The Secret to a Healthy Weight: There is No Secret

*This is an article I posted a few years ago on another blog, but, looking back, feel it is still just as relevant so I’m re-posting it here. Enjoy!*

When people ask, “What’s the secret to losing (or gaining or maintaining) weight?” I say:

There is no secret, just 3 simple steps.

Continue reading “The Secret to a Healthy Weight: There is No Secret”

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Research update: Social smoking may be just as risky as regular smoking

Think a cigarette only once in a while keeps you clear of the health risks associated with smoking? Think again. A study published in May 2017 found that people who self-identified as “social smokers” had the same level of risk for hypertension (high blood pressure) and high cholesterol as people who identified as “current smokers.” Hypertension and high cholesterol are both considered risk factors for heart disease.

The Study

Researchers surveyed 39,555 people in community settings on self-identified smoking status (current smoker, social smoker, or non-smoker), blood pressure, and total cholesterol. They found that social smokers had a significantly higher risk of having hypertension and high cholesterol than non-smokers, but not than current smokers. The researchers concluded that there was no difference in the prevalence of hypertension or high cholesterol between the social smoker and current smoker groups.

Limitations

The study, although interesting, is wrought with limitations. For one, the amount of smoking was self-reported – a method of data collection that is notoriously unreliable. For example, it’s possible that people who characterized themselves as social smokers actually smoke more than they think.

Second, past smoking behavior was not noted. So social smokers could have had a history of smoking more even though they currently smoked only socially.

Third, the researchers did not control for other aspects of the participants’ lives such as diet and exercise, which, potentially, could have significantly skewed the study.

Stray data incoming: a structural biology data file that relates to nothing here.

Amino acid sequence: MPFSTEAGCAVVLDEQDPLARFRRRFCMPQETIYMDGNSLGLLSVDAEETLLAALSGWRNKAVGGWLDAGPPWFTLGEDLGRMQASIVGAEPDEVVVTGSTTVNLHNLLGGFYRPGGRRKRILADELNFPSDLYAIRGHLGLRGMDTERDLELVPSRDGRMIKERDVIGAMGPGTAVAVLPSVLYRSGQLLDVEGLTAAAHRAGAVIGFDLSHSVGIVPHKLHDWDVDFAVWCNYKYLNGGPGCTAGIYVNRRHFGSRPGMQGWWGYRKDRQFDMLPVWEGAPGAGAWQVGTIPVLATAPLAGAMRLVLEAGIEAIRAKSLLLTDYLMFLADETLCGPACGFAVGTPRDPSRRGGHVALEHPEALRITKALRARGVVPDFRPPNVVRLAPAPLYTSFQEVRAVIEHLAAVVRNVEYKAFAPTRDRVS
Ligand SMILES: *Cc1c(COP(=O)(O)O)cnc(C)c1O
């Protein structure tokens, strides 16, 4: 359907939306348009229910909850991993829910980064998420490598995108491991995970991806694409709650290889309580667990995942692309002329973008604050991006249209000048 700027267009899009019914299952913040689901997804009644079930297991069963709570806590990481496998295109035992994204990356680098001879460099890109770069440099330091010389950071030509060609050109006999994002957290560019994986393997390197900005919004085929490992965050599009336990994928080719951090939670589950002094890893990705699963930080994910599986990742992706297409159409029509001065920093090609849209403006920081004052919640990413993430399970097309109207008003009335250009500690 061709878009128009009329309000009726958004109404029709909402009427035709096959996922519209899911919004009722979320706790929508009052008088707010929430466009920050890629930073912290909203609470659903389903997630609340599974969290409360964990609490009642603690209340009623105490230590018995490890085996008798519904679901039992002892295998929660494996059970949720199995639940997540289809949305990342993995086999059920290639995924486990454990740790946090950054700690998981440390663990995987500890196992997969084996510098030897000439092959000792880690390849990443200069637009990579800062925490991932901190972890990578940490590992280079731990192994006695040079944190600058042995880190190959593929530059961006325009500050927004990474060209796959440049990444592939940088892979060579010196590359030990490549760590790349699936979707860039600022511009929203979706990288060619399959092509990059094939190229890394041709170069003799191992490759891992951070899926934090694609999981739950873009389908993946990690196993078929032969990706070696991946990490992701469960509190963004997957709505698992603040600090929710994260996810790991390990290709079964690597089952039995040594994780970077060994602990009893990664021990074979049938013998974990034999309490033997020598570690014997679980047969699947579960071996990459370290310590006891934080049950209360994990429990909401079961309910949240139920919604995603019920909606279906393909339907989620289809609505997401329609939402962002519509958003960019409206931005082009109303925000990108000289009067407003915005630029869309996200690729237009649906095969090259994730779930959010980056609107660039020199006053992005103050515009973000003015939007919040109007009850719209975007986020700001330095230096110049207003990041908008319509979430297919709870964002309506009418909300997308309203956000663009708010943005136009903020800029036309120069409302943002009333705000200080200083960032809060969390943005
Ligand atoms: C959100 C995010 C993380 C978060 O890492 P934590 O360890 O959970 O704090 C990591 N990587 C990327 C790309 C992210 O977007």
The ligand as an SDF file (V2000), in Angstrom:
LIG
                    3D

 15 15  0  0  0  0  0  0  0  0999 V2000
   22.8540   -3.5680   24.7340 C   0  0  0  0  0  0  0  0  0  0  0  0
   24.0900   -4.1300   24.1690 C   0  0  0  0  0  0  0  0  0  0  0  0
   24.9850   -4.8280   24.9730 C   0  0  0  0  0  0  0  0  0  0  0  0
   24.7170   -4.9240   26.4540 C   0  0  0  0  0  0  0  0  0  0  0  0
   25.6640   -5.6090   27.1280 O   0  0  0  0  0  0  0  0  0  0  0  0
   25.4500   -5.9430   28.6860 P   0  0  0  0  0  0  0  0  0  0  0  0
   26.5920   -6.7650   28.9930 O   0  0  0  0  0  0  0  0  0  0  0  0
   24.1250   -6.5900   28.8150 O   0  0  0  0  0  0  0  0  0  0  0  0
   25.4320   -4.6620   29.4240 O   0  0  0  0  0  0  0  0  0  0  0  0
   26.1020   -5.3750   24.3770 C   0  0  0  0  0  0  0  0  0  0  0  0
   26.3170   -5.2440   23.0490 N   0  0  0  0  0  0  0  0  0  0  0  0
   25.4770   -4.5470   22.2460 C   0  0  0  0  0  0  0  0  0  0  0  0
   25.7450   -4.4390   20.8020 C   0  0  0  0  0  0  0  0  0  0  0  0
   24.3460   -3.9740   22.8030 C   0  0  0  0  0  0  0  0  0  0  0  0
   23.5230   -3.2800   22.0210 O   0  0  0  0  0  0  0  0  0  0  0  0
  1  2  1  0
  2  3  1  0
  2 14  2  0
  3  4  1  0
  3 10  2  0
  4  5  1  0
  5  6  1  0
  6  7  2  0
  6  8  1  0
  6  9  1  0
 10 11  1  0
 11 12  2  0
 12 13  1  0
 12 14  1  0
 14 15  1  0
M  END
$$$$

And, last, the researchers looked only at hypertension and high cholesterol, which do not by themselves mean someone has or will get heart disease.

Conclusion

Despite the study’s many flaws, I have no doubt that social smoking does increase the risk of health problems associated with smoking. Any time you expose yourself to harmful chemicals, there’s some risk. And social smoking should certainly be discouraged. Whether social smokers are really at as much risk as regular smokers, though, is still up for grabs in my book.

You can find the study here, and another brief summary here.

Thanks for reading!

 

Research update: Increased muscle strength may help protect against osteoporosis regardless of gender and ethnicity

Nearly 10 million adults in the United States have osteoporosis – a condition where the bones have deteriorated to such a point that the person is at a significantly increased risk of fracture and mortality. Experts expect this number to increase by 30% by 2030. The estimated national cost of osteoporosis-related injury and treatment in 2008 was $22 billion. Due to the widespread impact of osteoporosis, we could all benefit from reducing the occurrence of this condition.

Continue reading “Research update: Increased muscle strength may help protect against osteoporosis regardless of gender and ethnicity”

Meal planning made easy

If you’re anything like me, the worst part about losing/gaining weight and getting fit and healthy is meal planning. It takes time and energy to look up recipes, plan meals and grocery lists, and prepare breakfast, lunch, dinner, and snacks. There are websites galore that will do all or most of the work for you, but for a hefty cost. So, many of us are left to our own devices, and we all know how that usually turns out…But I’m here to show you how meal planning, while still requiring some time, can be simplified enough to fit into just about anyone’s busy life.

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Activity trackers: Worth the investment?

Nearly 50 million wearable activity tracking devices (e.g., Fitbit, Apple watch, etc.) were shipped in 2015, and that number is expected to grow to 125 million by 2019. These wearable devises were also rated as the number 1 top fitness trend in 2017 by over 1,800 health and fitness professionals. But, are these devices actually successful at motivating consumers to live healthy, active lifestyles in the long-term? In other words, at anywhere from $100 to $1000+ a pop, is wearable technology really worth the investment?

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Research update: No such thing as “healthy obese”

Along with the uptick in the “beauty at any size” mentality has arisen the concept of “healthy obesity.” I’m a huge proponent of self-love and building confidence through health and fitness. But I’m not going to sugar coat a major health epidemic or tell any one that it’s ok to be obese, and now the science supports that.

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To walk or to run, that is the question

I get this question all the time – “Do I have to run?” It’s no secret that many of us do not like, or rather loath, running. It tends to be one of those love it or hate it types of exercises. I personally enjoy running, but not enough to run a marathon or even to run every day. And according to the research, you don’t have to! That’s good news for those of us who prefer other activities to running. For example, briskly walking has the same (if not more) benefit to running when compared mile-to-mile. Continue reading “To walk or to run, that is the question”